We finally arrived at Bombay after 4 weeks and on to Deolali by train. Here we handed in our serge battle-dress, greatcoats, respirators (gas masks), gas capes and kit-bags (we were going to travel light) and were issued with light-weight ‘jungle green’ uniforms and a ground sheet. Everything had to be green, so the white socks we had and any handkercheifs all had to be dyed in a big vat. We then travelled across India by train and embarked on a steam boat up the Brahmaputra to a place called Comilla (now in Bangladesh). We were then flown by Dakota into Burma as the 14th Army began pushing back the Japanese after the battles of Imphal and Kohima. Just north of the River Irrawaddy we joined the 28th Jungle Field Regiment (equipped with 3.7 howitzers and 3” mortars) who shortly reverted to the 28th Field Regiment RA, 5th Indian Division (equipped with 25 pounders). When we joined the Regiment, we had to discard our spare boots, tear our blankets in half and discard half (we were to travel really light). We crossed the Irrawaddy by pontoon bridge and advanced to Meiktila, being involved in the battles at Thazi, Toungoo, Pyawbwe, Pyinmana, Sittang Bend, Yamethin, Shweeyin and Mawchi Road as well as many minor skirmishes.
My main job was working with the infantry at the Observation Post and sending instructions back to the guns when support was required. Having had wireless training on No.19 sets I was issued with a No.22 set which was unsuitable for the terrain and communications were extremely difficult. We were also issued with No.18 sets (manpacks) but we never made contact at all with these. At various times I worked with the Dogras, Punjabis, West Yorks, Jats, Burma Rifles, Manrattas, East African Corps, Royal West Kents and Ghurkas (the latter along the Mawchi Road with the 19th Indian Division). We crossed the River Salween by monkey bridge and shortly afterwards we had the welcome news on 15th August 1945 that the Japanese had finally surrendered after the second atomic bomb was dropped on Nagasaki, and the fighting was over: the formal surrender being signed on 13th September.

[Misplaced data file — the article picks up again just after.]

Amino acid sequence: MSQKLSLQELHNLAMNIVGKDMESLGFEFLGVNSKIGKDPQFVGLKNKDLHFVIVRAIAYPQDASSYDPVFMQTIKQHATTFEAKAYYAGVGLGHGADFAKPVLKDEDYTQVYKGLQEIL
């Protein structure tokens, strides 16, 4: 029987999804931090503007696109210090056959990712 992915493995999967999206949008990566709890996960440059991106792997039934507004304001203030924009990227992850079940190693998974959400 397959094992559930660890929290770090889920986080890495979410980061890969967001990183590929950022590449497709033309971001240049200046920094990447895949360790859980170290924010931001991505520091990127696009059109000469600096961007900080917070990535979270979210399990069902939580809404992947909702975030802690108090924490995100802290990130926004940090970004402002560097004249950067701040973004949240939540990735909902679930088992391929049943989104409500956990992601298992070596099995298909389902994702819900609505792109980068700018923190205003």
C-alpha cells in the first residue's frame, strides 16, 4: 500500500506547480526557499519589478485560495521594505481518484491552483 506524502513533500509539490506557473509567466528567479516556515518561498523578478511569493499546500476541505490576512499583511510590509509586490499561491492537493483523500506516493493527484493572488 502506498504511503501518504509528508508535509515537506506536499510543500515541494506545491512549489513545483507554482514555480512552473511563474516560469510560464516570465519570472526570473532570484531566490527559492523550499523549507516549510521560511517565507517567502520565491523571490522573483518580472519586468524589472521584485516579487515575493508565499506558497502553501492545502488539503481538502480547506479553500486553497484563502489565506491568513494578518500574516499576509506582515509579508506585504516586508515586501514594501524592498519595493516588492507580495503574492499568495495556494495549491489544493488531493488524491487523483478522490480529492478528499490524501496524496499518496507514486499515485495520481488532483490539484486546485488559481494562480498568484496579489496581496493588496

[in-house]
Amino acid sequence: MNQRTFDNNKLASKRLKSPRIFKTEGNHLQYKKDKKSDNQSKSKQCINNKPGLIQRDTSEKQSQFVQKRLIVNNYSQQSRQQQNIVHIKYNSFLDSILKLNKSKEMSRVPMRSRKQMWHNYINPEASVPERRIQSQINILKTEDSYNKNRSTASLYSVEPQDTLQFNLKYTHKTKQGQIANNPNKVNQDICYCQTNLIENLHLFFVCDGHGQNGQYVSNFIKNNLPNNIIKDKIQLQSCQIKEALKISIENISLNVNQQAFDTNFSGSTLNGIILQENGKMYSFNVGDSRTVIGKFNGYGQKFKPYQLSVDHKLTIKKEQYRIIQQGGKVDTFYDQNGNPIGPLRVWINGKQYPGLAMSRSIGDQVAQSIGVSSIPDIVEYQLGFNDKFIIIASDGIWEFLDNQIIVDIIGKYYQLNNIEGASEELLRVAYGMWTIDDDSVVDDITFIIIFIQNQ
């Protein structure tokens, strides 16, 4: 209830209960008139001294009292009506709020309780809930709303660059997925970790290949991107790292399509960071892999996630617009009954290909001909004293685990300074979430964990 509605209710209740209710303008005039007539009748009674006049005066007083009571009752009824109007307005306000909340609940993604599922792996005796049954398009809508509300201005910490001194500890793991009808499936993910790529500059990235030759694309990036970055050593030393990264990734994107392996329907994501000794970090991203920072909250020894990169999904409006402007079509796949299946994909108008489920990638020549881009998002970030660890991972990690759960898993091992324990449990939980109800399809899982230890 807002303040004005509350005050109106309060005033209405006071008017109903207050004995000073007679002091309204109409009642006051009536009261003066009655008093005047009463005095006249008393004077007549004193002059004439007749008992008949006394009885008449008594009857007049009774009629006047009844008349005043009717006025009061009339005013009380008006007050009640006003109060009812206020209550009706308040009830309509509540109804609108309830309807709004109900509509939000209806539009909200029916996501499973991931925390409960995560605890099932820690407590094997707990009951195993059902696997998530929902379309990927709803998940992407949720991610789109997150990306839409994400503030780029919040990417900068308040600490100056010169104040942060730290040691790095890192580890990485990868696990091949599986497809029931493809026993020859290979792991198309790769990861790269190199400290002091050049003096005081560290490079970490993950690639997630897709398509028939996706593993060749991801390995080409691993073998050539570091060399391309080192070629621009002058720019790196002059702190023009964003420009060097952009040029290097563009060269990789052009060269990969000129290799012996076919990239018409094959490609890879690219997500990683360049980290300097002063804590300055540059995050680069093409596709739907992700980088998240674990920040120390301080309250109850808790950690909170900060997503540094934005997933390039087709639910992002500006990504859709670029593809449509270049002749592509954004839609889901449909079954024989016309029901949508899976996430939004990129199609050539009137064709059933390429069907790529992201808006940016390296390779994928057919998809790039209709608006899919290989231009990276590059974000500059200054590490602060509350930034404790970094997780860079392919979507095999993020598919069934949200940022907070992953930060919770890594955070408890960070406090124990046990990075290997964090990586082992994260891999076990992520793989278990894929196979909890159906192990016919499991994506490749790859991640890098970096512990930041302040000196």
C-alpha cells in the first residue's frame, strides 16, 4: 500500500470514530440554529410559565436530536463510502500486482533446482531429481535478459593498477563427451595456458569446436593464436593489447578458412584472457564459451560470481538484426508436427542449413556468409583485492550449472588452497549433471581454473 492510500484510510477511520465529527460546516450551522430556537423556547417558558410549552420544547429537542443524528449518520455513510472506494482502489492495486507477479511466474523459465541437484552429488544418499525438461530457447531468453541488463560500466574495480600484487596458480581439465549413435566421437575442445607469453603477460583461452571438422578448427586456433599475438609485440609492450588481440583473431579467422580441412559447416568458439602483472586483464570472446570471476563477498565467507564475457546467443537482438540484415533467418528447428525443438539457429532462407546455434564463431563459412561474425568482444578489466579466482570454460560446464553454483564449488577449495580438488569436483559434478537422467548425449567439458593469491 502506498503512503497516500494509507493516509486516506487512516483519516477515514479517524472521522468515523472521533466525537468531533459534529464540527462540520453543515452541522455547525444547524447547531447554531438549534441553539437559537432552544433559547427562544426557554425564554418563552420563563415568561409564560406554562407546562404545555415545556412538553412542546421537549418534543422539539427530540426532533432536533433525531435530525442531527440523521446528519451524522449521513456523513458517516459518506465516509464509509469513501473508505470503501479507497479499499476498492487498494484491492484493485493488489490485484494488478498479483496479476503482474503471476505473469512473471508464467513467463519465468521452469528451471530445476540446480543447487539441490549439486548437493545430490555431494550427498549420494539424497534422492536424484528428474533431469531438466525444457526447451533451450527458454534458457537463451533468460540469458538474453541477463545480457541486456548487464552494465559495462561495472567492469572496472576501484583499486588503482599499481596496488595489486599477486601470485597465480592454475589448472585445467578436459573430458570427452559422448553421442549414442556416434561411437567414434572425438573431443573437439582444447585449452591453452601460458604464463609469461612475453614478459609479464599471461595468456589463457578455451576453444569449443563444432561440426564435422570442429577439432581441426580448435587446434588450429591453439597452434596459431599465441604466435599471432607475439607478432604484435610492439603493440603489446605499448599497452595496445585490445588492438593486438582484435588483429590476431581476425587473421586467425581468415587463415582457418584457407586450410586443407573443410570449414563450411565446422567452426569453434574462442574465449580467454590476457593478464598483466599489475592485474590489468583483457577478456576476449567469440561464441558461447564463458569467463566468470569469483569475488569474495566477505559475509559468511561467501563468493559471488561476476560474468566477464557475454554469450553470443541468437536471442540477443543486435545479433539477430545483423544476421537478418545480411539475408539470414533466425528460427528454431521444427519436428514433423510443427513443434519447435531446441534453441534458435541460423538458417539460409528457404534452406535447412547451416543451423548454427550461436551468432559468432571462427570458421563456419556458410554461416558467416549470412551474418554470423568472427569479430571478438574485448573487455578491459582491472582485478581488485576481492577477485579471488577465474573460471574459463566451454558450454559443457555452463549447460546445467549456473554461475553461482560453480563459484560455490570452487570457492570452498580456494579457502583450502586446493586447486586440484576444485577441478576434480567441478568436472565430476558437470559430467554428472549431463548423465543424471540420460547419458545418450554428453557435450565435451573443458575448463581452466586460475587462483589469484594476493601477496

No going home yet! First we were billeted at the Agricultural College in Pyinmana (at this stage at 6 foot I weighed less then 7 stone). Whilst at the College there was a shortage of personnel in the sick bay and I became a Medical Orderly (I had done some first-aid in the Boy Scouts). During this time there was an outbreak of Bubonic Plague in the area and we had to inoculate the whole regiment.
We were then posted to Taunggyi in the Shan States for a few months and finally drove to Rangoon where we enshipped for Calcutta. On arrival it was the end of the Calcutta riots and the place was covered in vultures who could not take-off because they were so over-fed. After a week or so we entrained for Deolali, where I remained until April 1947 before getting a ship back to the UK. On disembarking at Southampton, we were issued with a set of civilian clothes and at last arrived home in May 1947.
I was one of the lucky ones. I had caught dengue fever, amoebic dysentery, tinea and prickly heat, but survived in reasonable health. I had a recurrence of amoebic dysentary in 1950/51 and was finally cured by an astute local doctor in the late 1970s.
The delay in getting home so long after the war had ended seemed extremely tedious as we had nothing useful to do and could see little purpose in it. I had left home as little more than a schoolboy and spending five years in the army between the ages of 18 and 23 was not a good start to a civilian career. However, there was no time to think too much about it, like everyone I had to re-adjust, start a new life and try to make up for lost time.
Peter James Morley
Bombardier No. 14392693